Author: Ruth Saxon
First Site Gallery Winter Residency Artists Experiment on Art with Seductive Results
Image Courtesy: Sarah Lay
Samantha Sommariva and Jobe Williams, both artists in residence at RMIT’s First Site Gallery this winter, work in new media and share a penchant for projections and experimental music. It is at this shared interest however that their practises depart. In fact, it’s difficult to draw parallels between these two very distinct artist’s. Working alongside each other in the open studio space at First Site their individual practices, although sharing technical features, quickly diverged over the course of the month-long residency held during the RMIT mid-semester break this year.
The program itself provided a public studio space within the gallery, a ‘laboratory’ or experimental environment, in which students were encouraged to further extend their practise. Along with three other artists, Williams and Sommariva were expertly arranged, tetris style, in the various compartments of First Site by Curator Simon Pericich. Working with industry mentors, multidisciplinary creative Kit Webster and performance artist Katie Sfetkidis, the students hunkered down for a month of intense art-making, culminating in a dynamic exhibition of their work. In fact the residency demonstrated what free reign and a little expert guidance can produce. Essentially an explosion of ideas, some bewitching, others visually astounding; an intriguing first look at these emerging artists’ promising careers.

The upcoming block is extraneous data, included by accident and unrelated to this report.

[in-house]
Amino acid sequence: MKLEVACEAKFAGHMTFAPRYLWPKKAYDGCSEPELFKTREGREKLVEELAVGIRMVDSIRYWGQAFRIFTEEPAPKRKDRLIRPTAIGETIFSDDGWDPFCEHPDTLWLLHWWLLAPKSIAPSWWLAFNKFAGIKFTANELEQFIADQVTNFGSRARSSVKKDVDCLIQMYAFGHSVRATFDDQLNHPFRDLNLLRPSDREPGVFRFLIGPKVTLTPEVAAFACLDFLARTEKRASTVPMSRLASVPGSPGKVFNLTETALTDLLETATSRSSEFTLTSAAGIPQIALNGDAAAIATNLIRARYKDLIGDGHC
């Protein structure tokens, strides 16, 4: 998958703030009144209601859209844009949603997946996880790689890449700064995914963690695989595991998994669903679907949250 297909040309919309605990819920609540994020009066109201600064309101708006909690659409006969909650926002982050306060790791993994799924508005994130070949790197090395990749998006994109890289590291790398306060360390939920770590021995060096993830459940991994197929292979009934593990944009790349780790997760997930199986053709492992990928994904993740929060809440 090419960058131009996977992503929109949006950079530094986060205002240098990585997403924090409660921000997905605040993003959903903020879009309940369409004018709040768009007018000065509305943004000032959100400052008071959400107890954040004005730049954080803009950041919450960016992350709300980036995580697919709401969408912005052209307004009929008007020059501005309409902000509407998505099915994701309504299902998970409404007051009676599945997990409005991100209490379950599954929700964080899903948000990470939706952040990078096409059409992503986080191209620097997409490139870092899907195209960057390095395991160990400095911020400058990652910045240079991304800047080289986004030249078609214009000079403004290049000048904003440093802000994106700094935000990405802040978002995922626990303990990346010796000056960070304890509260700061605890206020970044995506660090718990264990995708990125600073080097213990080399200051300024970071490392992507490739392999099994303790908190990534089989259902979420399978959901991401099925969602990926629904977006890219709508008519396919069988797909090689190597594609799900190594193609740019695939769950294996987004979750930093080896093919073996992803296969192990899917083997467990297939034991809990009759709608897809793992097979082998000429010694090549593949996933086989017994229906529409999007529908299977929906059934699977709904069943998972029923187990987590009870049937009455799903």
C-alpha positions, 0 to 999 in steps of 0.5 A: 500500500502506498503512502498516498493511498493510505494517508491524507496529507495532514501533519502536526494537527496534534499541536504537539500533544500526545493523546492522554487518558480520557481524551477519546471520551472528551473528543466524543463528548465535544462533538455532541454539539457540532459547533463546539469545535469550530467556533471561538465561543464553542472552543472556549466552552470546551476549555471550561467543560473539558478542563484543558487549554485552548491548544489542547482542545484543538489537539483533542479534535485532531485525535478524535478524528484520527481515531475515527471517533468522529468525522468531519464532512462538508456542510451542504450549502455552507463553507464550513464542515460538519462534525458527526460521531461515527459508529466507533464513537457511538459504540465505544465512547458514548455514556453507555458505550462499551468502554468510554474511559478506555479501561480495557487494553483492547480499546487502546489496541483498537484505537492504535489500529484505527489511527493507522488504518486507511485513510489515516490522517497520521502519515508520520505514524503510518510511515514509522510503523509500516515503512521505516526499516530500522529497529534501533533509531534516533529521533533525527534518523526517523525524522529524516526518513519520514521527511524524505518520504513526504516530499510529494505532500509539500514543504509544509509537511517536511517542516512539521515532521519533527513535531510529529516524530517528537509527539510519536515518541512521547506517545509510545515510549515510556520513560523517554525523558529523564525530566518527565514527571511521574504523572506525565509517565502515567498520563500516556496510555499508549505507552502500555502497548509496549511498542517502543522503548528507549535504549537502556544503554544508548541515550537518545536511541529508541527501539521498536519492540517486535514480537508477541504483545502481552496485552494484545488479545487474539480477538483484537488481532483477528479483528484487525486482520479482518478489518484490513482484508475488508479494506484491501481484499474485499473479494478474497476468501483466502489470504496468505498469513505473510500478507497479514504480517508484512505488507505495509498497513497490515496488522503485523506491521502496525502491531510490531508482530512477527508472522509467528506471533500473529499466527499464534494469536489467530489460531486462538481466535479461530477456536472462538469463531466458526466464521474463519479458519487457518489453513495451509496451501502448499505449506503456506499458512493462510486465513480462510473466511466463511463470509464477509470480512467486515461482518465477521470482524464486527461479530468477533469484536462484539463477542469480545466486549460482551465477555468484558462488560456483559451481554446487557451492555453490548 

Jobe Williams, a Design student at RMIT, majoring in Digital Media, lists amongst his influences the great John Whitney, a pioneering digital animator, famous for the hypnotic opening sequence of the Alfred Hitchcock film ‘Vertigo’. The abstract even psychedelic feel of William’s work’ did indeed seem to pay homage to this work, with the additional promise of a ‘transcendental’ experience. Williams’s grounding in design came through strongly in his work, which via some stylishly composed projections, the artist explained attempts to “simulate transcendental experiences” which he hopes will “give people some sort of…glimpse or incite…beyond our ordinary perceptions”. In fact the digital projections presented at the residency exhibition did have a hypnotic effect. Controlled ‘live’ via an interface manipulated by Williams, the projections undulated rhythmically on gauze screens hung from the ceiling throughout William’s intimate segment of the gallery. Echoing the synthesis between music and image, like his idol before him, Williams’s Chromatic C.A.V.E (Cave Automatic Virtual Environment) featured a DJ set by Williams and a live performance by Tilly, a Melbourne Vocalist. The addition of these vocals provided a powerful and melodious counterpoint to the oscillating projections. As if pitting Bridget Riley against Jackson Pollock and your backyard tie-dye-aficionado…the projections pulsed with colourful geometric shapes, spattered paint-style effects that popped with every colour of the rainbow…and yet more, an engaging display for the entranced patrons. This performance was supplemented by the installations that remained after the opening night, monitors that showed hypnotic three-dimensional digital images, featuring pictures that verged on the psychedelic. Indeed many a patron seemed lost in the apparitions, hypnotised by a field of throbbing daisies, a miasma of swirling circles or a tree with lurid leaves.